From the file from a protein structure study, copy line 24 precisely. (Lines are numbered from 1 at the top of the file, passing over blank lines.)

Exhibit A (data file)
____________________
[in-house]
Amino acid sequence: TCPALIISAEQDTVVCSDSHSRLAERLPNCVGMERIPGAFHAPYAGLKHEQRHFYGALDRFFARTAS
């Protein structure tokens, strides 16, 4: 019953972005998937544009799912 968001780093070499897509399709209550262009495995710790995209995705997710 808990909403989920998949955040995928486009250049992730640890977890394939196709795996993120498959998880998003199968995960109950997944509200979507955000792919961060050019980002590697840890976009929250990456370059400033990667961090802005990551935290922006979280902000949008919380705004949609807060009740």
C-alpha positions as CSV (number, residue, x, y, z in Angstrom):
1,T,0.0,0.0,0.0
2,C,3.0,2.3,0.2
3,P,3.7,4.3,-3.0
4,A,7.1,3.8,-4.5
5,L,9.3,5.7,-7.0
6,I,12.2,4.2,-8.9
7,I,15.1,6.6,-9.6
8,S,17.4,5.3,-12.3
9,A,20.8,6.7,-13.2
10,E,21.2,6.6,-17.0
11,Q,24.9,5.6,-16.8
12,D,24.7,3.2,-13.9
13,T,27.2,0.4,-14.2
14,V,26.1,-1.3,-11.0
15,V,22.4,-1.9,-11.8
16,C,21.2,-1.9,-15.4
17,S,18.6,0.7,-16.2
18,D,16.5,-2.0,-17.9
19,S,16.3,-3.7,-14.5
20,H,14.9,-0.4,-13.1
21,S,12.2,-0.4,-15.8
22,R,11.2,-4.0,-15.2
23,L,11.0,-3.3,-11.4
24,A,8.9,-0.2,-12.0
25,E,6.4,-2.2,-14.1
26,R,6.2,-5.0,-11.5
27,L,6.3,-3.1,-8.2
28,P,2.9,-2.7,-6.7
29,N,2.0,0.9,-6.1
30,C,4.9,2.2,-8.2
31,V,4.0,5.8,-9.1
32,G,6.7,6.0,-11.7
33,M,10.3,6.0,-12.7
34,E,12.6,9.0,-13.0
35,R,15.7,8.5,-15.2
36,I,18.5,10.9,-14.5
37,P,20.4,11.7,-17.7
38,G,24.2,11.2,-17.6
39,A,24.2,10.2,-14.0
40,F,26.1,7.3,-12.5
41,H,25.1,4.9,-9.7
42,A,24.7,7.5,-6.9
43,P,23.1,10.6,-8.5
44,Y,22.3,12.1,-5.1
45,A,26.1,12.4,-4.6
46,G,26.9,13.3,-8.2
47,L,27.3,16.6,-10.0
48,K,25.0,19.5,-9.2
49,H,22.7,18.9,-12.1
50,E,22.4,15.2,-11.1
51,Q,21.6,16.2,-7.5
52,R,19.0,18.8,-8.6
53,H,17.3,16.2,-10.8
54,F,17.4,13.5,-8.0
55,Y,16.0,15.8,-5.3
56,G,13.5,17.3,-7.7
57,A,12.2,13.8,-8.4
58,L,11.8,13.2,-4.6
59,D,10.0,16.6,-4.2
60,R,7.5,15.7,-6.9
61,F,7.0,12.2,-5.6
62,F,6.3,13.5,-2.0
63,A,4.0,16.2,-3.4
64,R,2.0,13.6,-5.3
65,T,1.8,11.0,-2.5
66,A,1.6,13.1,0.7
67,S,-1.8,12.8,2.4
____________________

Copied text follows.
20,H,14.9,-0.4,-13.1